California Code of Civil Procedure Section 389 Interpretation
Code of Civil Procedure section 389 "first sets out, in subdivision (a), a definition of persons who ought to be joined if possible (sometimes referred to as 'necessary' parties).
Then, subdivision (b) sets forth the factors to follow if such a person cannot be made a party in order to determine 'whether in equity and good conscience the action should proceed among the parties before it, or should be dismissed without prejudice, the absent person being thus regarded as indispensable.' . . . the subdivision (b) factors 'are not arranged in a hierarchical order, and no factor is determinative or necessarily more important than another.'(County of San Joaquin v. State Water Resources Control Bd. (1997), 54 Cal. App. 4th at p. 1149, italics omitted.)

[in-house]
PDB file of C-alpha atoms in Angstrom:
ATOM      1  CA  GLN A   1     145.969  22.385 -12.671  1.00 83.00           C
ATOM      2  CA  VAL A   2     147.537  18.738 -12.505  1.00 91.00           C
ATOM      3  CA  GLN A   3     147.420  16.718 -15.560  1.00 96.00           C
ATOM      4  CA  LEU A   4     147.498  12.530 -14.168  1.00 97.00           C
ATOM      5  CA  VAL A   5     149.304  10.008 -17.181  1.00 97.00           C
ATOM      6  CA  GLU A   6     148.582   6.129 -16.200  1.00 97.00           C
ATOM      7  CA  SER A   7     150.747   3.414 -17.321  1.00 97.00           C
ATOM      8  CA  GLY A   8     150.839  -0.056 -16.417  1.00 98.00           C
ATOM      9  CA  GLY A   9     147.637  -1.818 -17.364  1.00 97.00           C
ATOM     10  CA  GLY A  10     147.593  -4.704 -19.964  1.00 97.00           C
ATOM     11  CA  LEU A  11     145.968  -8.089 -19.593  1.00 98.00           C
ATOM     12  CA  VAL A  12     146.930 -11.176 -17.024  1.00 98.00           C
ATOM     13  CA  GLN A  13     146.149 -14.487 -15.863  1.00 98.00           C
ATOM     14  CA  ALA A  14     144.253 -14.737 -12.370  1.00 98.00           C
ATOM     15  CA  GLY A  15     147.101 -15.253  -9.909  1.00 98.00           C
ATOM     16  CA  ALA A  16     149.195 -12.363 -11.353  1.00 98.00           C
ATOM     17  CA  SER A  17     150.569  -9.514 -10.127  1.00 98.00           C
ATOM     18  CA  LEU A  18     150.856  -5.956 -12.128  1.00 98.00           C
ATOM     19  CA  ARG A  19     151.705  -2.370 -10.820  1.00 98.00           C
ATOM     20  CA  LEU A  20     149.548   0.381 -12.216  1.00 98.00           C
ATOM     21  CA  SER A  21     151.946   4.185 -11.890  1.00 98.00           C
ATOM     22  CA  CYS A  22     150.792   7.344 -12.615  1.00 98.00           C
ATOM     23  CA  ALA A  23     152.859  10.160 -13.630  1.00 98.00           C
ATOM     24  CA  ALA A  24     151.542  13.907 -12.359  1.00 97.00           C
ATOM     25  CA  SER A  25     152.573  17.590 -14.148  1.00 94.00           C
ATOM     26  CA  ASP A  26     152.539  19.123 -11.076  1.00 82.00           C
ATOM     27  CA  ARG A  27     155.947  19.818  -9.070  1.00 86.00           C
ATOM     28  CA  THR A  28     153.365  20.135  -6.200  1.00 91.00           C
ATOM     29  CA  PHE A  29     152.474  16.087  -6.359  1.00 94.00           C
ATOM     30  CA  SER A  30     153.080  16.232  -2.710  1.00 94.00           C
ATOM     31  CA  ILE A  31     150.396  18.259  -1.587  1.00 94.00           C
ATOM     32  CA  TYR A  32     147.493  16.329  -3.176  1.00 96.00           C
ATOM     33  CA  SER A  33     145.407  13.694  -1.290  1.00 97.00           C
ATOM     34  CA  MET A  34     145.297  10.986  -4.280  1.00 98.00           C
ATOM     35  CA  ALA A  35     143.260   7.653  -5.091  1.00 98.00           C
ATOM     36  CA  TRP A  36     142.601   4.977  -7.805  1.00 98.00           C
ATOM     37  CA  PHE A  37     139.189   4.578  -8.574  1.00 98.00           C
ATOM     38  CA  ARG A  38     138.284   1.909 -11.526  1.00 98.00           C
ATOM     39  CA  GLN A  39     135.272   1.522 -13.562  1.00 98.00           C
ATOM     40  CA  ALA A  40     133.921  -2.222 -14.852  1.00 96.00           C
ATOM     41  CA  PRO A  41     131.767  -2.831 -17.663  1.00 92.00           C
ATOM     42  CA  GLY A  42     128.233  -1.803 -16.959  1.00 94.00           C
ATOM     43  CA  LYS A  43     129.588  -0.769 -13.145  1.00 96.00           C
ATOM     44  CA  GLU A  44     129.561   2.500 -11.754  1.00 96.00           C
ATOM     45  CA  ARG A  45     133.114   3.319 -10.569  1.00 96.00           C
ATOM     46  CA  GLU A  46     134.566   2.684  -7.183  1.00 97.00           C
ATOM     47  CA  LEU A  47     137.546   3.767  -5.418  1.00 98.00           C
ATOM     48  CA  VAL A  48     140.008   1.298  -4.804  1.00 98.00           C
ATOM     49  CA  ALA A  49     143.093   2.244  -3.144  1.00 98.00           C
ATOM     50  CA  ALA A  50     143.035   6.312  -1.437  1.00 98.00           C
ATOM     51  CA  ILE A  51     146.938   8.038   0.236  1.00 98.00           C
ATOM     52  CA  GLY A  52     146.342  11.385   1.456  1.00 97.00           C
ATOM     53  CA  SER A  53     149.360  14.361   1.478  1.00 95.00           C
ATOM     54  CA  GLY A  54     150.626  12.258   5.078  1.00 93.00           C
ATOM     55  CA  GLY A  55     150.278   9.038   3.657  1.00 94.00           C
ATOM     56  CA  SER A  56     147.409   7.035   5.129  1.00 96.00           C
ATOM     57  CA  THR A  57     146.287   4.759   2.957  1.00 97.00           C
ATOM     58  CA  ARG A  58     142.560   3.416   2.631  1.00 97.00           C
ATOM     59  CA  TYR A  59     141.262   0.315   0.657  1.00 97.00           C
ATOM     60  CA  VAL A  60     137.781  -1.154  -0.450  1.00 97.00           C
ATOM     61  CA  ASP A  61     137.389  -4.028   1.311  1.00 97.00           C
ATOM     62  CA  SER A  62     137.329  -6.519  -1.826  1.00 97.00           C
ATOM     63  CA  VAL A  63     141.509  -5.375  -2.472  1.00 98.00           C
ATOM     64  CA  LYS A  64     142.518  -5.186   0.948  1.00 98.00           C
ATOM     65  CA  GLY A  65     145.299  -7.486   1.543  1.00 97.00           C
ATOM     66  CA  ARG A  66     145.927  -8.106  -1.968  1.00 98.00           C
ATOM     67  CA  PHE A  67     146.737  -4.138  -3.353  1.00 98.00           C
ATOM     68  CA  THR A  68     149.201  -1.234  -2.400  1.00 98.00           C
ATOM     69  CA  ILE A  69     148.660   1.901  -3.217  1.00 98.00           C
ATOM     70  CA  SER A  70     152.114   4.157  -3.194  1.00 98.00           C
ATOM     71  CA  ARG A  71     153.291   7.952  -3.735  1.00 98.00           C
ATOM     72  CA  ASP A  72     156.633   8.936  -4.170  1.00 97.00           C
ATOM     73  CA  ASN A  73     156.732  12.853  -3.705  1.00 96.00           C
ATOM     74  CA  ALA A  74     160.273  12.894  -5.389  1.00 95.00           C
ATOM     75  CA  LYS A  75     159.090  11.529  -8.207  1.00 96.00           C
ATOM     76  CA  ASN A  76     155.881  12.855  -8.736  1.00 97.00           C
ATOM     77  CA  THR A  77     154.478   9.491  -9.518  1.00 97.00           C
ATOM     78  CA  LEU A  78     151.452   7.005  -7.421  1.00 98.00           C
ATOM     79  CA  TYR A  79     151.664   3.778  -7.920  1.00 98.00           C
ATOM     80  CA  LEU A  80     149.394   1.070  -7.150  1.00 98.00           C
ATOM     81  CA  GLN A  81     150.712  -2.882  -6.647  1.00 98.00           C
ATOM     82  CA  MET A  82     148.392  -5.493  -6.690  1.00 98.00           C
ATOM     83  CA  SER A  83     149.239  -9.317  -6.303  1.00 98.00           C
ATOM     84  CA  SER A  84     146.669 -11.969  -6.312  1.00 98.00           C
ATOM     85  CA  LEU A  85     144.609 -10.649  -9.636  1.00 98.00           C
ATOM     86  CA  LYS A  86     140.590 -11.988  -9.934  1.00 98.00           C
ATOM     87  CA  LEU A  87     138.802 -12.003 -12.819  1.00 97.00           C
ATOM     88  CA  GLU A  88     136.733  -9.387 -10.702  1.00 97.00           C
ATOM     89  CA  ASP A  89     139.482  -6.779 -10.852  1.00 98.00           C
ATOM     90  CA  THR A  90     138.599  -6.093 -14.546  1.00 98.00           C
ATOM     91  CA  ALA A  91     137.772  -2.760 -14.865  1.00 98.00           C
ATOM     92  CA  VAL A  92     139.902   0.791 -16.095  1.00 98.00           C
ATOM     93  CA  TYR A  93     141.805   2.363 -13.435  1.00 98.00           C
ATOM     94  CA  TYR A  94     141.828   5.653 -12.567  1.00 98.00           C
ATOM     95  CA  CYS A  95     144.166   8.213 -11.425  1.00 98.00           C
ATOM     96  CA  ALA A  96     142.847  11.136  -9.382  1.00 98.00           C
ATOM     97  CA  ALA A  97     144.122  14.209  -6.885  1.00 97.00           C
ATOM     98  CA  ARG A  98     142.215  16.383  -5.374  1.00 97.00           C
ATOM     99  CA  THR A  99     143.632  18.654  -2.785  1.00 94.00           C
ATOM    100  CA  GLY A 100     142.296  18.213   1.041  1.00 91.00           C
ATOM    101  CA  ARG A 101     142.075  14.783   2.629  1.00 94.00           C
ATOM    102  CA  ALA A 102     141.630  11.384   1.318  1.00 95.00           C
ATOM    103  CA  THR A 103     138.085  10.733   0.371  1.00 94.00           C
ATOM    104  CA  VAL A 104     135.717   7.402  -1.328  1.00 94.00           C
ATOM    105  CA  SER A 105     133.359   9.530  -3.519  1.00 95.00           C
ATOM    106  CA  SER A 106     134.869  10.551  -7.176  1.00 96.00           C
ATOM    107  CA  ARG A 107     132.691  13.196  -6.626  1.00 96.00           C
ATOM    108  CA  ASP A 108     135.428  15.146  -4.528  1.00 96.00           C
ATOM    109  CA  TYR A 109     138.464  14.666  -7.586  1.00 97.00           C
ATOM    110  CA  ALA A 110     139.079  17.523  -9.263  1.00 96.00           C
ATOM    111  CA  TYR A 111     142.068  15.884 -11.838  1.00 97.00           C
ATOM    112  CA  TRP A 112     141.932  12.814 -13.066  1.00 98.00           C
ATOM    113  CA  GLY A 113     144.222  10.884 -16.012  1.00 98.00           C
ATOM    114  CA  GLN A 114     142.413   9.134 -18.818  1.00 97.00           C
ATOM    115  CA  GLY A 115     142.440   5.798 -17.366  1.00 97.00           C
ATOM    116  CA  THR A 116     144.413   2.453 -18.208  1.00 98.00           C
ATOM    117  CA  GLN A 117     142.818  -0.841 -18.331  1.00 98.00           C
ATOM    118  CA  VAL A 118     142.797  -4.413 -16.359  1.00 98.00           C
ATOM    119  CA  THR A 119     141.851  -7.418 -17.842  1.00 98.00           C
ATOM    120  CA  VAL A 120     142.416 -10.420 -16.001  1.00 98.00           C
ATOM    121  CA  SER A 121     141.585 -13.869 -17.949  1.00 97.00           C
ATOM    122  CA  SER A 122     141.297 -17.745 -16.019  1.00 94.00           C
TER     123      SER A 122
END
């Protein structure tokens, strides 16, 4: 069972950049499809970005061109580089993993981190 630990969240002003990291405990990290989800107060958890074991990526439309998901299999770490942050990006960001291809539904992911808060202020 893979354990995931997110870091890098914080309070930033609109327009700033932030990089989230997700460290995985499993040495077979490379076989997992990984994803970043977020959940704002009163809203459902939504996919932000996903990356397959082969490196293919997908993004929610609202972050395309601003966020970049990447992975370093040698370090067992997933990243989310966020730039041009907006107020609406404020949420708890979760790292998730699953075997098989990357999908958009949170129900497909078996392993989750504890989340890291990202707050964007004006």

The language of Code of Civil Procedure section 389, subdivision (b), "refers to a determination 'in equity and good conscience.' . . . It makes no sense to grant the trial court an expressly discretionary power to balance the equities, then reject the court's evaluation out of hand and balance the equities anew." (County of San Joaquin v. State Water Resources Control Bd., supra, 54 Cal. App. 4th at p. 1151.)
Thus, "section 389, subdivision (b), leaves the trial court 'with substantial discretion in considering which factors to weigh and how heavily to emphasize certain considerations in deciding whether the action should go forward in the absence of someone needed for a complete adjudication of the dispute." ( Id., at p. 1154.)